Woman, 98, wants spying case crime record cleared
UNITED STATES - NOVEMBER 13: Escorted by U.S. Deputy Marshals Lillian McLaughlin (left) and Anthony Pavone (right), Miriam Moskowitz enters Manhattan Federal Court for trial. (Photo by Ed Jackson/NY Daily News Archive via Getty Images)
UNITED STATES - AUGUST 02: Miriam Moskowitz and U.S. Deputy Marshal at Federal Building where she was held in a $25,000 bail case. (Photo by Ed Jackson/NY Daily News Archive via Getty Images)
UNITED STATES - JULY 30: New York Daily News front page July 30,1950, Reds Smash On In Flank Attack , Nab Man, Woman in Spy Plot, Miriam Moskowitz, 34-year-old stockholder in a chemical firm, is taken to Federal Courthouse here by FBI agent. Also showing up at the courthouse was Abraham Brothman, 36, of Sunnyside, Queens. Both were indicted on charges of obstructing justice by helping to conceal the spying activities of Harry Gold, 39-year-old chemist who is awaiting sentence for giving atomic secrets to the Russians. (Photo by NY Daily News Archive via Getty Images)
Harry Gold, left, confessed atomic spy for Russia, is escorted by U.S. Deputy Marshal Eugene Fitzgerald, after testifying at Federal Court in New York City on Nov. 21, 1950 in the trial of Abraham Brothman and Miriam Moskowitz on charges of conspiracy to obstruct justice. Gold had been on the stand nearly six and a half days as the principal government witness against the two defendants. (AP Photo/John Lindsay)
Harry Gold, left, Philadelphia biochemist and confessed atomic spy, is escorted to Federal Court in New York City on Nov. 15, 1950, by U.S. Deputy Marshal Ted Swain to testify in the Federal Court trial of Abraham Brothman and Miriam Moskowitz. The latter two are charged with conspiracy to obstruct justice in connection with a federal grand jury investigating subversion. Gold testified he gave Brothman a list of processes and materials on which the Soviet government wanted information. The list included those involving manufacture of aviation gasoline, natural and synthetic rubber, lubricants and acetone, Gold said. (AP Photo/JH)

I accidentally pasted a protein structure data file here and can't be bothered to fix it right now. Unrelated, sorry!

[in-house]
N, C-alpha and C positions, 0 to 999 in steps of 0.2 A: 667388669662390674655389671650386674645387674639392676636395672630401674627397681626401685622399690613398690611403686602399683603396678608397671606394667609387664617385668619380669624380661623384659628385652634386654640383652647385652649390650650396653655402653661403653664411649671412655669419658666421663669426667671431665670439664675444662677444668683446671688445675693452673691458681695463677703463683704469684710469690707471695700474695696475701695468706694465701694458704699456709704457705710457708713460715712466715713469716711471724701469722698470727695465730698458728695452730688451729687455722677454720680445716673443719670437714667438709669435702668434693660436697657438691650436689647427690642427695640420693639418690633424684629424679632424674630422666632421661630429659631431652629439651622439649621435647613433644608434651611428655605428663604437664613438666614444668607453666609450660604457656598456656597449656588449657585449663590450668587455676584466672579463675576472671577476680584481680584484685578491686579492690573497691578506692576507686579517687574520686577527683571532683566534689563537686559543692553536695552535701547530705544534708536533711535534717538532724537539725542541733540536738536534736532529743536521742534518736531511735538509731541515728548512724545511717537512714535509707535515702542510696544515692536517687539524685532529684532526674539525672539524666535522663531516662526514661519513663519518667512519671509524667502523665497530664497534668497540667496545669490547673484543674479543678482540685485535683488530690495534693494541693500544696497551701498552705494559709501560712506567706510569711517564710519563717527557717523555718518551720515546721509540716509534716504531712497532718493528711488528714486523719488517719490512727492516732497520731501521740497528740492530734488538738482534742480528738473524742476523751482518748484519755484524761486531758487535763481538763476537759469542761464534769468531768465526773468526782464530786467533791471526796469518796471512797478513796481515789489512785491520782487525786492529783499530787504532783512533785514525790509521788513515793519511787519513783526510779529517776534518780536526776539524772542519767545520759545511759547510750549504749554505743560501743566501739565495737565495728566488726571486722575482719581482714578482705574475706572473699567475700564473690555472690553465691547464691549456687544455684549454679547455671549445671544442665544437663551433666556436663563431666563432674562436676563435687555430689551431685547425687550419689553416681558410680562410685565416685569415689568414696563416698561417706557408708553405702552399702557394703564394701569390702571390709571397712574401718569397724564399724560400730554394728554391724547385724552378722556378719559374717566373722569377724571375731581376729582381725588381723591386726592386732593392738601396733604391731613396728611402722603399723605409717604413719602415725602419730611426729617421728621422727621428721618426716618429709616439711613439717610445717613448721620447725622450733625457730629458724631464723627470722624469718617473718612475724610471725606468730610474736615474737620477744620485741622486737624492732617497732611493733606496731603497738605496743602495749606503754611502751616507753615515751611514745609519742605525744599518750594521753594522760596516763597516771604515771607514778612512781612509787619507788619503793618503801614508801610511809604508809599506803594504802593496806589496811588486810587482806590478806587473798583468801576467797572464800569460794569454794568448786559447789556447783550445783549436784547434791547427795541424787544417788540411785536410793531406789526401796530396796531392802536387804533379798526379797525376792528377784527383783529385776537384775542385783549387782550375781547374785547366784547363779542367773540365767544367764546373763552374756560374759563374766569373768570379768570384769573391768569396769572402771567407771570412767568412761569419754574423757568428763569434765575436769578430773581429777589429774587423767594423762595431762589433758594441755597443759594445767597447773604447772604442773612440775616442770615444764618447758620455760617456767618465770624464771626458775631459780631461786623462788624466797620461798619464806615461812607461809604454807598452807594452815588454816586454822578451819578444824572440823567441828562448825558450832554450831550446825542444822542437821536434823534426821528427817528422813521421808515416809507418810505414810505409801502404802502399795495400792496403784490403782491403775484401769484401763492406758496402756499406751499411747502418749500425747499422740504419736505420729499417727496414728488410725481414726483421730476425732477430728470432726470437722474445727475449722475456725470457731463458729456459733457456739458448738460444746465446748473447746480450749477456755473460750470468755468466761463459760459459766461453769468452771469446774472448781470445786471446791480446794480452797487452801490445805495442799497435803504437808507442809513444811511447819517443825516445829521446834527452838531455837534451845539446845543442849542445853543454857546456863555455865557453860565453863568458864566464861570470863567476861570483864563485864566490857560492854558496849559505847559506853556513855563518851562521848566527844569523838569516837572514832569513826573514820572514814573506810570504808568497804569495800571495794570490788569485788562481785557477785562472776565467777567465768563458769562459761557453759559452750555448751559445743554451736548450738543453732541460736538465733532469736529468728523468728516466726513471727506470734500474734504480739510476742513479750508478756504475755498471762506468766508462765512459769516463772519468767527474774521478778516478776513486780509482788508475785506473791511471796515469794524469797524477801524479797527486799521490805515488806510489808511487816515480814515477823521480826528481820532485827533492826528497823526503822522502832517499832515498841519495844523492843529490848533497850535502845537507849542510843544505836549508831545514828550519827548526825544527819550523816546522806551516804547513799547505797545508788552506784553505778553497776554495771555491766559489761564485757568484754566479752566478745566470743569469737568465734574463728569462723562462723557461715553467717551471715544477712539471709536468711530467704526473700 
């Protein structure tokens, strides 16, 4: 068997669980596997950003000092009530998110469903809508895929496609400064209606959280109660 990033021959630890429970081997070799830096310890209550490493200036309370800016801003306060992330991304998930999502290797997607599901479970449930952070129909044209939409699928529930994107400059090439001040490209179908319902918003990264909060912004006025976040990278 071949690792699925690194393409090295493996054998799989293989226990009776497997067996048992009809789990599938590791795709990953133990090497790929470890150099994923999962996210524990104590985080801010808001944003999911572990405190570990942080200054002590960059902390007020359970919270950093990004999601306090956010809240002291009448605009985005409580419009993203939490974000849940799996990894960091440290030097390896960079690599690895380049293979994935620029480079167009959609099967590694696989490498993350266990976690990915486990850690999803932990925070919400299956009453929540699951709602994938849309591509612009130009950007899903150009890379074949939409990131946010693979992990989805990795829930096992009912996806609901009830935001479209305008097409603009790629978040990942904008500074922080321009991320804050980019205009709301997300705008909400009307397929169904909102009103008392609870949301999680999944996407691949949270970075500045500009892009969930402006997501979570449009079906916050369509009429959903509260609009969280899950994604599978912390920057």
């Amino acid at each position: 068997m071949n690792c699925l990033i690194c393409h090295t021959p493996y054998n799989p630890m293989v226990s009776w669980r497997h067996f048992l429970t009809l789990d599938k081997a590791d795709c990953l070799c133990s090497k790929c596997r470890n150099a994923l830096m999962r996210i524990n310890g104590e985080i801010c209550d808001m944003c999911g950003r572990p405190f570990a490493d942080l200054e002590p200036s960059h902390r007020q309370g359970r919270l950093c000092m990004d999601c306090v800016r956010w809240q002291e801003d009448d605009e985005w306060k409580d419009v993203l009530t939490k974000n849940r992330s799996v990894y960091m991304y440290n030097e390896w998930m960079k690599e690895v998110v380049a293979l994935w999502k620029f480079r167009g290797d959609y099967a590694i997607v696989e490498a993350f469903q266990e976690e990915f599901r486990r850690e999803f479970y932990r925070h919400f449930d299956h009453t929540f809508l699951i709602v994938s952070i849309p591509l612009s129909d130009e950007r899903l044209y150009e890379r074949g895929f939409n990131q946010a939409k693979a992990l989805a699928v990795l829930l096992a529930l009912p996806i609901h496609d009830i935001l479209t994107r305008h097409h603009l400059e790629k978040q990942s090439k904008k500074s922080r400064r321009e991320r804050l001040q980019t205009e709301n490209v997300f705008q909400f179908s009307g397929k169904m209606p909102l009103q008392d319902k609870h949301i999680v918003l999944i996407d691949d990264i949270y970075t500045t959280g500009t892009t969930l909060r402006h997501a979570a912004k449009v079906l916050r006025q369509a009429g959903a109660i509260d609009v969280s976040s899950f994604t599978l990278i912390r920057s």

By LARRY NEUMEISTER
NEW YORK (AP) - A 98-year-old New Jersey woman convicted of conspiracy in the run-up to the atomic spy trial of Julius and Ethel Rosenberg asked a court Tuesday to clear her name, saying documents released in the last decade show the government withheld evidence that would have exonerated her.
Miriam Moskowitz brought the legal action in Manhattan federal court seeking to vacate her 1950 conviction on charges she conspired with two men to lie to a grand jury investigating allegations of atomic espionage. She was sentenced to two years in prison.
In court papers, Moskowitz said she was working on a book about her case in 2010 when she spotted conflicts between the trial testimony of a former colleague who testified against her and statements he made to the FBI that were read to the grand jury. She said she learned in March that she could ask the court to vacate her conviction.
"The effects of my conviction have had, and continue to have, profound effects on my life," the of Washington Township, New Jersey woman said. "For decades after my incarceration, I felt I had to avoid attention and keep a low social profile with new friends, and experienced shame in certain interactions within the community."
Moskowitz noted, for example, that the rabbi at her synagogue once gave a damning sermon about atomic espionage on the eve of Yom Kippur, and shunned her when she approached him after the service.
"The entire course of my life has been affected by my felony conviction," she said. "I never married or had children, in part because, for decades after my conviction, I found it painful to reveal my past. After my release from prison, FBI agents repeatedly harassed me at my workplace, making it impossible for me to keep a job."
In court papers, Moskowitz's lawyers say they learned that the government withheld critical evidence for nearly 60 years when a federal judge in 2008 ordered the release of key secret grand jury testimony in the Rosenberg spy trial. The lawyers say FBI and grand jury statements made by Harry Gold - the key government witness against her - were withheld from the defense.
The Rosenbergs were convicted of passing nuclear weapons secrets to the Soviet Union and were executed in 1953. Since then, decoded Soviet cables have appeared to confirm that Julius Rosenberg was a spy, but doubts have remained about Ethel Rosenberg's involvement.
In 1947, Abraham Brothman and his associate, Gold, were questioned by the FBI about allegations they were involved in atomic espionage, the court papers said. Moskowitz then worked as Brothman's secretary and was having an affair with him, the papers said.
Moskowitz's lawyers say Gold repeatedly told the FBI that Moskowitz was unaware of Gold and Brothman's plan to lie before the grand jury until the government threatened him with the death penalty. They say he then cooperated and testified against Moskowitz at trial, saying she was there when they discussed their perjury plans.
The papers also say the jury would have been undeniably affected by Cold War anti-Communist biases.
A spokesman for government lawyers did not immediately comment.
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